Vladimir Putin was born Oct. 7, 1952. He joined the KGB in 1975 after graduating from the International Law branch of the Law Department of the Leningrad State University. Mr. Putin remembers the Cold War.
There are a number of news accounts that incorrectly identify the Internal Revenue Service as being involved in a Freedom of Information Act lawsuit with Cause of Action (D.C. District Court Civil Action No. 1:13-cv-01225-ABJ). That lawsuit involves the Treasury Inspector General for Tax Administration (TIGTA) and its investigations, not the IRS.
The Feinstein hit on the CIA has occasioned a new round of soul-searching (“Democrats define ‘politicization’ with so-called torture report,” Web, Dec. 15). Can we define torture, or is it subjective? Should we apply the Potter Stewart approach to the definition of torture, recalling that the Supreme Court justice acknowledged that he could not define obscenity but knew it when he saw it? It seems that torture, like beauty or obscenity, is in the eye of the beholder, that waterboarding holds water in some quarters but is torture in others.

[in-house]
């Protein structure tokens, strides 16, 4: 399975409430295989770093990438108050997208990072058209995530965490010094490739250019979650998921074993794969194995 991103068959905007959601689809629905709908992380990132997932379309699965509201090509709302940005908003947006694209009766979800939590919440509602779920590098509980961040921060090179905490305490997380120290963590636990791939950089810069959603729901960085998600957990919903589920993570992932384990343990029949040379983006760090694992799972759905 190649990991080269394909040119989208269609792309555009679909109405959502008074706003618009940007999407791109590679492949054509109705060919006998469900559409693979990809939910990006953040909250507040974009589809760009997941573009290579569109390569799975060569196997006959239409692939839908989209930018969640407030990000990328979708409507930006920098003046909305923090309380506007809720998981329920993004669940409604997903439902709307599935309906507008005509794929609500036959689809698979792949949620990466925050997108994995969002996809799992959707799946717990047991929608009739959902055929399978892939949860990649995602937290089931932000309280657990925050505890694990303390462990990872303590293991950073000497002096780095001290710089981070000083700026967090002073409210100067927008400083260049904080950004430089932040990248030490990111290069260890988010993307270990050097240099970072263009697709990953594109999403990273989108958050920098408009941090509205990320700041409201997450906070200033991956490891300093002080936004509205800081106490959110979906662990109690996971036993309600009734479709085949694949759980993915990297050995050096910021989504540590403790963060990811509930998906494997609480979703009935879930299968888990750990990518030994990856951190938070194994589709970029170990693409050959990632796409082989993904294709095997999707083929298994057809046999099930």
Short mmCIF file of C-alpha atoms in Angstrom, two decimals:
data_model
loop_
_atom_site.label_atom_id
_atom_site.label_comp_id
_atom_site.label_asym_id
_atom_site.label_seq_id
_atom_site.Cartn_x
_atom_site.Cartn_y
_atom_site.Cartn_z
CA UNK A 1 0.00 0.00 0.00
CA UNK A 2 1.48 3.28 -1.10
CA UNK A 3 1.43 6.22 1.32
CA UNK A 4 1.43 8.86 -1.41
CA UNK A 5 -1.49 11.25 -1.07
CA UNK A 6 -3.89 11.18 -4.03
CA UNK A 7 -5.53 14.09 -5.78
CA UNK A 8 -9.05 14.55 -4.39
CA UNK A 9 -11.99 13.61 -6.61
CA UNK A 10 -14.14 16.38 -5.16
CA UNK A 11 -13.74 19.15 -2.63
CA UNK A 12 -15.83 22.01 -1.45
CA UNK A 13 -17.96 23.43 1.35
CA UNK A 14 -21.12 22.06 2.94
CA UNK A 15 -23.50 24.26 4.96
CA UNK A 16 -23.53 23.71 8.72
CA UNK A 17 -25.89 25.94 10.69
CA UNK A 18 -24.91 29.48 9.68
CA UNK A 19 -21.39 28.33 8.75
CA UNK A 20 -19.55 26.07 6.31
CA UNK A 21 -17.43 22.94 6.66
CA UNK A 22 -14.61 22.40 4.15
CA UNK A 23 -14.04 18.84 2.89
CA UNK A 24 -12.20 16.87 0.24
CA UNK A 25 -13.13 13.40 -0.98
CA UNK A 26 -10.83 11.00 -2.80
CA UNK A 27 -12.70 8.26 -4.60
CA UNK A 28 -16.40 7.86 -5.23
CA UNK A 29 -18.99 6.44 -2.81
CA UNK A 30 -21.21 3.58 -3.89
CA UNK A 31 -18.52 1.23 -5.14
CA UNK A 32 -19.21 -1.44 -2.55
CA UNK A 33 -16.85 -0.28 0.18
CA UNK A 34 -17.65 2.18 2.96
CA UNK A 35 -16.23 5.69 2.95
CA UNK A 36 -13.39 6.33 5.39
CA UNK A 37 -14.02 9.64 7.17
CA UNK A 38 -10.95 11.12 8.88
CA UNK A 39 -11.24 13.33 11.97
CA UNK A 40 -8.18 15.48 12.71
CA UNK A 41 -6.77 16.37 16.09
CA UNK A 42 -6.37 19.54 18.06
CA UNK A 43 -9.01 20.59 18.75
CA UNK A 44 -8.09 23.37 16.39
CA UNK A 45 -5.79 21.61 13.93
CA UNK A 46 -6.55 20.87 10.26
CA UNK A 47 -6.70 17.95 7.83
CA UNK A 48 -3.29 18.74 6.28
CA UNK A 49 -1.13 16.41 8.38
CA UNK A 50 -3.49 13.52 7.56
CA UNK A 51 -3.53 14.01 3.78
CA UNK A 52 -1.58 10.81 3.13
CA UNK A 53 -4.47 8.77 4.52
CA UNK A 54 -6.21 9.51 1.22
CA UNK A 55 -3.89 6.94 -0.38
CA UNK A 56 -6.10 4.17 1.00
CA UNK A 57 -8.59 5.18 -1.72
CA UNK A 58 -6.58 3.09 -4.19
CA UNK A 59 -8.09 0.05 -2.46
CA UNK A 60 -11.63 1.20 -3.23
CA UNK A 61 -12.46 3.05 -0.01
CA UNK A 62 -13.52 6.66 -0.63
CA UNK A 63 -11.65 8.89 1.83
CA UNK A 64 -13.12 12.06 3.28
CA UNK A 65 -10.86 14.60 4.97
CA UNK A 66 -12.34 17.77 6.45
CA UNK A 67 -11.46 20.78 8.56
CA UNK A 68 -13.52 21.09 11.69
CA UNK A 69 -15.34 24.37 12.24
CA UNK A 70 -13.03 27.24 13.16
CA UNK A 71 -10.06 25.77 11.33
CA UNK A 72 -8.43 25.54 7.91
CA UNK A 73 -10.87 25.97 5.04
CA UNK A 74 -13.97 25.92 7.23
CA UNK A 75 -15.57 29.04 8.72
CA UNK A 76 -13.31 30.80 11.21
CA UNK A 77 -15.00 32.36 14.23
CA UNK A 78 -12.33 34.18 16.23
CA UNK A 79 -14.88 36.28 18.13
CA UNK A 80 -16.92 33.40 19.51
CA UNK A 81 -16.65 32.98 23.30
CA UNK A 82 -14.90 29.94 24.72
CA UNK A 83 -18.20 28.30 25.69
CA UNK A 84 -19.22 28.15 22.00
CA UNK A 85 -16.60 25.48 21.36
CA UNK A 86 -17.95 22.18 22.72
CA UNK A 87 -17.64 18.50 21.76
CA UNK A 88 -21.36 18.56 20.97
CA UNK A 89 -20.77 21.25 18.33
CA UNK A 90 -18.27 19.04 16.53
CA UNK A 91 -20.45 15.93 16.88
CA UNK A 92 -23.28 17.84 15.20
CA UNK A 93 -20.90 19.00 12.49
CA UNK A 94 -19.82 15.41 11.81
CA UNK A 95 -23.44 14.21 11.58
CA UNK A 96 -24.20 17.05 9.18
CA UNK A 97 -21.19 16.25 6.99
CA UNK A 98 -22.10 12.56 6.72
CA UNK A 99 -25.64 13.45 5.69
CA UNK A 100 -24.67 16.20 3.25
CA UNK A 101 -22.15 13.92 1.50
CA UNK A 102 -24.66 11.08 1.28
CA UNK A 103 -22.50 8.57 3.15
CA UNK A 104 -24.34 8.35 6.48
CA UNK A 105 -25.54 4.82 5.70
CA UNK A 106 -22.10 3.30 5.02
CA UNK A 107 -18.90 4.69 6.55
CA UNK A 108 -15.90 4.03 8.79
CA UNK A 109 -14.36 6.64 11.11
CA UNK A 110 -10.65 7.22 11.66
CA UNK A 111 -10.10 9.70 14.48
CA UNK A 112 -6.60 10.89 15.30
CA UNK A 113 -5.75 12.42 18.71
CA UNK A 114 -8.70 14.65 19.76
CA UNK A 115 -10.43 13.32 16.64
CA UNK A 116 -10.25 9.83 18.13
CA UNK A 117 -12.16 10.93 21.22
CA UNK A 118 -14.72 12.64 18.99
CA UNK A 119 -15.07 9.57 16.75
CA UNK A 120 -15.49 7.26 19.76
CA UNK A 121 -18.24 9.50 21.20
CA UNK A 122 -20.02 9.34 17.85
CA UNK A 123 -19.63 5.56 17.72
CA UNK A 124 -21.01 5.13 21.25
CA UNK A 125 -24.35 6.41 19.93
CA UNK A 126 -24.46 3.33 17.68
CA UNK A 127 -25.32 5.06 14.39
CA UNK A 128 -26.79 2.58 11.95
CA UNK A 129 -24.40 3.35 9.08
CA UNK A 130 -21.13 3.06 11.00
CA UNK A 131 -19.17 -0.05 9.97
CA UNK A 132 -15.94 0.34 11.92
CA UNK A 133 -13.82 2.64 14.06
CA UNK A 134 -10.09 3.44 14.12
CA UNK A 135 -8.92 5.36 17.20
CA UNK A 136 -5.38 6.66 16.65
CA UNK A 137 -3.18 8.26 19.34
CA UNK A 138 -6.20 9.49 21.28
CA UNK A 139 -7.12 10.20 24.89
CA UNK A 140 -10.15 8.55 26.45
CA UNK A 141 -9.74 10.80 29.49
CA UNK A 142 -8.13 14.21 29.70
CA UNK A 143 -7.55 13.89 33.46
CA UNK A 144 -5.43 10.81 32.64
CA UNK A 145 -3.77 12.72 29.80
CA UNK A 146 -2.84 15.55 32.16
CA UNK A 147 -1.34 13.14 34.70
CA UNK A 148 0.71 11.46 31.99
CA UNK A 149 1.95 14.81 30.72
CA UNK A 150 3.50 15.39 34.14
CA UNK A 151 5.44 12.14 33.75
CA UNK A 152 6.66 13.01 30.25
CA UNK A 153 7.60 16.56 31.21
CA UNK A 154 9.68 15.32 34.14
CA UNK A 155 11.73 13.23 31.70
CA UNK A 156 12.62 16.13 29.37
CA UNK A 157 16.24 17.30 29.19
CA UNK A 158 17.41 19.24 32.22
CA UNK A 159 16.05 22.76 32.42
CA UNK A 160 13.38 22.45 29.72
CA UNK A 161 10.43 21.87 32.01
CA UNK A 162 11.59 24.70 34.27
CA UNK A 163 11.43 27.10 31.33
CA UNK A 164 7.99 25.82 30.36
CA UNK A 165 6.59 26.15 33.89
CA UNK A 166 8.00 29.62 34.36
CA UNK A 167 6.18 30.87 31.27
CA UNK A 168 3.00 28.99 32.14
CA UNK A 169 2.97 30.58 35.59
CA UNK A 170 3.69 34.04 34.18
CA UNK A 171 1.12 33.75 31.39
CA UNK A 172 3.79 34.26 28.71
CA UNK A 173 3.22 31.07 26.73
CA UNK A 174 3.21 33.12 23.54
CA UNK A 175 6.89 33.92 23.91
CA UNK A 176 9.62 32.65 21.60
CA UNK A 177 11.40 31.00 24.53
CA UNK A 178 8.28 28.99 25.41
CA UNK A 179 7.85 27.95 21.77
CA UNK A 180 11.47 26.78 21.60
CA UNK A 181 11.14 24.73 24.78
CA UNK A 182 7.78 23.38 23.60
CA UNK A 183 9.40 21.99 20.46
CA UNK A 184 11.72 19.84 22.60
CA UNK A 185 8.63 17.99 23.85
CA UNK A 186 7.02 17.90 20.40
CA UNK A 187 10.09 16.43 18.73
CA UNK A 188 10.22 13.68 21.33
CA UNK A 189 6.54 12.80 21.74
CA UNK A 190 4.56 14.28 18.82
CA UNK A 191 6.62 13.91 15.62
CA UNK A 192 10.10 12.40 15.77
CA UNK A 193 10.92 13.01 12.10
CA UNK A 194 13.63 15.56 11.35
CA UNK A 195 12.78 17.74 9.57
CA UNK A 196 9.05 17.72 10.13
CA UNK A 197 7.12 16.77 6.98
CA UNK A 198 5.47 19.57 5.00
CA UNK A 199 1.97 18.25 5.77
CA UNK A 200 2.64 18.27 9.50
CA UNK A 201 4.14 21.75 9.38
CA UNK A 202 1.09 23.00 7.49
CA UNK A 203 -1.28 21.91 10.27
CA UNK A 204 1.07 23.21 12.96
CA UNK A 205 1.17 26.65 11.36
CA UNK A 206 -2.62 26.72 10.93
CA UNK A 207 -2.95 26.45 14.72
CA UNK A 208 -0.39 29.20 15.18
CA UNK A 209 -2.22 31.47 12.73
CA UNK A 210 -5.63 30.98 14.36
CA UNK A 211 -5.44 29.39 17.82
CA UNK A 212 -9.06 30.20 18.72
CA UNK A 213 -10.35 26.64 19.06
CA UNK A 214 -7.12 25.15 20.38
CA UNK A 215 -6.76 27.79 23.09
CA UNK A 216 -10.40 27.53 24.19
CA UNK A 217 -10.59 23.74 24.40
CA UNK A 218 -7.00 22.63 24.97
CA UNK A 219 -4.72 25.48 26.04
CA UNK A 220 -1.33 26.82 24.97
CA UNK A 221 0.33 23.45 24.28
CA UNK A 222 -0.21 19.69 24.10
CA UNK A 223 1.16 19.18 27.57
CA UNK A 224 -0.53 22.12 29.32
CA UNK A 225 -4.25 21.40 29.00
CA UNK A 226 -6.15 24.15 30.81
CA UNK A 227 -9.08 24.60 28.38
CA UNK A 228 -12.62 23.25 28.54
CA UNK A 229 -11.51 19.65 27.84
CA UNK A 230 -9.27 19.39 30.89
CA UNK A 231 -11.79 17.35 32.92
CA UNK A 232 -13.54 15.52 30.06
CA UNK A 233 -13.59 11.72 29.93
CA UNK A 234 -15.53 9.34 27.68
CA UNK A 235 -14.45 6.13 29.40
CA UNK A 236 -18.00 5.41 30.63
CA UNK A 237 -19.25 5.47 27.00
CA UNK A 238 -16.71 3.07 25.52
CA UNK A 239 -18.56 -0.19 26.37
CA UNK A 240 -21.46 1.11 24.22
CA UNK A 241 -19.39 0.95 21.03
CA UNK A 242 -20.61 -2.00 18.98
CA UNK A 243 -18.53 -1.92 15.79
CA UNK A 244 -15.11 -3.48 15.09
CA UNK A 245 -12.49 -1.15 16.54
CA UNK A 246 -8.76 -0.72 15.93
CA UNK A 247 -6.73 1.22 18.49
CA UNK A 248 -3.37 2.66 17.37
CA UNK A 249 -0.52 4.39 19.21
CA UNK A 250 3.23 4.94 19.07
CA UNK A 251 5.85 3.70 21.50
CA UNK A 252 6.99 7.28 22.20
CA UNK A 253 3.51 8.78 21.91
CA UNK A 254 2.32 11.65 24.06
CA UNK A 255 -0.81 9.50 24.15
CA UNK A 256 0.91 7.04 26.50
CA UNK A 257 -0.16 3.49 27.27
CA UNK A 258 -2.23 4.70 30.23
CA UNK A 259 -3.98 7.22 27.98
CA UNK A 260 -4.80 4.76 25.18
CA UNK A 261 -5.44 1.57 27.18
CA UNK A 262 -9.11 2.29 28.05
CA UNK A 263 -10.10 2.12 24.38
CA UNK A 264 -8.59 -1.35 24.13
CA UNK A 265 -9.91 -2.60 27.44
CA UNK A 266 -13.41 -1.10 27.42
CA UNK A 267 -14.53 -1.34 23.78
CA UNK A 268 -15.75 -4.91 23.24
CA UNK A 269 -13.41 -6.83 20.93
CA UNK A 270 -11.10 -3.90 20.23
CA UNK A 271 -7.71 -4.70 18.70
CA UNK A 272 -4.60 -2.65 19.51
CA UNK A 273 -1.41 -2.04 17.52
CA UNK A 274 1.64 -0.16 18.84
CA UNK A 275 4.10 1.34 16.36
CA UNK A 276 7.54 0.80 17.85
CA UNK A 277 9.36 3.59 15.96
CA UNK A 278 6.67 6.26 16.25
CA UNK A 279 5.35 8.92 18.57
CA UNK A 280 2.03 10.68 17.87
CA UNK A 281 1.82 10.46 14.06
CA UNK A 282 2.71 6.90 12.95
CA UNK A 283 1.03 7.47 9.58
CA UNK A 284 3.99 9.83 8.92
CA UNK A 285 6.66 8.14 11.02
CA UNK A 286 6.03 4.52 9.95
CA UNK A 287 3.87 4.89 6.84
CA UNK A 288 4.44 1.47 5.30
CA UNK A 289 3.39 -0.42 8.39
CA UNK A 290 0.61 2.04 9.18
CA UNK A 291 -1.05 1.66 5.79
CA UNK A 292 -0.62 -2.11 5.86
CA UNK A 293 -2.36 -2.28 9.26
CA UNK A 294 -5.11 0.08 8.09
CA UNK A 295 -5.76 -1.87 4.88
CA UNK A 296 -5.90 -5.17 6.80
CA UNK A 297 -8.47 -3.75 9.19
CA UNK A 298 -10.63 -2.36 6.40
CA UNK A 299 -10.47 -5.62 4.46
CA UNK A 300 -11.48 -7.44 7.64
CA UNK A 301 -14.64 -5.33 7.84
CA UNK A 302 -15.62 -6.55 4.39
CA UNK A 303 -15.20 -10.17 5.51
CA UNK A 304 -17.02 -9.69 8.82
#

Greenpeace’s desecration of the World Heritage-designated Nazca Lines in Peru is just the latest appalling offense the ultraradical organization has committed (“Greenpeace’s Nazca lines stunt prompts Peru to seek criminal charges,” Web, Dec. 11). Greenpeace activists have attempted to storm oil platforms, have destroyed crops and trespassed at nuclear power facilities. While these activists may think they’re getting their message out, all they’re really doing is disrupting life for the public and now risking doing grave damage to what the United Nations has determined is “a masterpiece of human creative genius.”
We’ve been given no other choice but to seek Endangered Species Act protection for the Yellowstone buffalo (“Many ideas floated over Yellowstone park bison,” Web, Dec. 14). This important action has been taken by the Buffalo Field Campaign and Western Watersheds Project.